2020 All New Kia Sorento Review

4/5

Overview

The words ‘Premium’ and ‘Kia’ used to be rarely used in the same sentence but that is not the case anymore. The new Kia Sorento bucks the trend in other areas too. First of all, it is bigger than the previous generation. Although it has the same underpinnings as the old Sorrento, the wheelbase has been lengthened by 80mm, increasing the overall length by 95mm to 4,780mm. It is also more squat and sits lower to the ground, giving the car great road presence. The increased length has allowed for more space inside and there is now more head and leg room than the previous generation. Since the second row of seats nestle neatly into the floor when folded, there is now a massive 1,732 litres of space in the boot, decreasing to 605 litres with the seats up. 

Pros
  • Extensive list of standard equipment
  • Upmarket interior
  • Typical Kia reliability record
  • Grippy handling
  • Easy-to-use infotainment system
Cons
  • Top trim levels can be expensive

Exterior

Peter Schreyer’s latest, more striking design, gives the car added road presence. The Sorento is 10mm longer than the previous model and has a more pointed appearance. The chrome trim that follows along the slim LED headlights give it a tough, aggressive posture. It is the same story from behind as the rear lights have been exchanged for the vertical ones influenced by the Kia Telluride SUV on the US market.

Interior

Overall the interior is a definite improvement. The design of the wraparound dash and centre console is far more ergonomically and visually pleasing than the Sorento’s of old. Irish buyers get four spec levels, ascending from KX-1 to KX-4 and can expect the Sorrento to be equipped with nice extras such as power-adjustable driver and passenger seats and ventilated front seats.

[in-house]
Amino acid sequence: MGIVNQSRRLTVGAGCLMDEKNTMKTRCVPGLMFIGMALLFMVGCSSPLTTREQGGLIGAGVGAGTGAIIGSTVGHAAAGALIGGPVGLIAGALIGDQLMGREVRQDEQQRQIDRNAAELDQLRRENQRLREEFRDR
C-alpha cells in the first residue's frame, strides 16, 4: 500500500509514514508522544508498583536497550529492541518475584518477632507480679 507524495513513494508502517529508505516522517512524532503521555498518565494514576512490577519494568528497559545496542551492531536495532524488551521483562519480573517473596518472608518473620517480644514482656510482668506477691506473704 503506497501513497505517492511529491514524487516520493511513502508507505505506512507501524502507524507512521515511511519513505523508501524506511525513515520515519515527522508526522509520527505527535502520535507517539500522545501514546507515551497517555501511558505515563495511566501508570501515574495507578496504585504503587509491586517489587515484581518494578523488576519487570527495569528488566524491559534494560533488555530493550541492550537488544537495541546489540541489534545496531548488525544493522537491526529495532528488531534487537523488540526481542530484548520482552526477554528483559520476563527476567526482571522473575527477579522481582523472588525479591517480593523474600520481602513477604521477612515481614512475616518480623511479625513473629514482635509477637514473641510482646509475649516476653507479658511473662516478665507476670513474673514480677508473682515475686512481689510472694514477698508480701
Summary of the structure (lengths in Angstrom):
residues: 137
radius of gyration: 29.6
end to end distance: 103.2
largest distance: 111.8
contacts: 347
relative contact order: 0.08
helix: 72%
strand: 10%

Performance

So far there is only one engine to choose from, a 2.2 litre turbodiesel that is refined at low speeds but able to deliver a punch when required. Kia have done a lot of work on the independent suspension and it shows as the ride is surprisingly supple. 0 – 100 kilometres per hour can be done in 9 seconds with a manual gearbox while the automatic will do it in 9.6. 

Reliability

Kia’s legendary 7 year warranty still rules them all, as does the Korean giants excellent reliability record. 

Running Costs

Kia’s pricing range is no longer bargain basement, but then neither are their cars. The Sorento is extremely well equipped (particularly with safety tech) with adaptive cruise control, lane departure warnings, blind spot detectors, traffic sign recognition, a massive one-piece panoramic sunroof, 360-degree cameras and self-parking just a few of the niceties. The 2.2 litre turbodiesel engine returns a claimed fuel economy figure of 49.6mpg.

Handling

The longer wheelbase has other benefits besides giving the Sorento extra space. It has allowed the engineers to make modifications to the MacPherson struts at the front and multi-link system at the back to accommodate larger bushings and shock absorbers to allow for a smoother ride. The new chassis is also improved, finally allowing the car to take corners with ease.

Safety

The 2020 Kia Sorento was awarded a five-star NCAP safety rating and it’s not hard to see why with an extensive list of all the latest safety equipment and features as standard including six airbags. 

Summary

Exterior
80%
Interior
90%
Performance
80%
Reliability
90%
Running Costs
90%
Handling
90%
Safety
10%

The words ‘Premium’ and ‘Kia’ used to be rarely used in the same sentence but that is not the case anymore. The new Kia Sorento bucks the trend in other areas too. First of all, it is bigger than the previous generation. Although it has the same underpinnings as the old Sorrento, the wheelbase has been lengthened by 80mm, increasing the overall length by 95mm to 4,780mm. It is also more squat and sits lower to the ground, giving the car great road presence. The increased length has allowed for more space inside and there is now more head and leg room than the previous generation. Since the second row of seats nestle neatly into the floor when folded, there is now a massive 1,732 litres of space in the boot, decreasing to 605 litres with the seats up.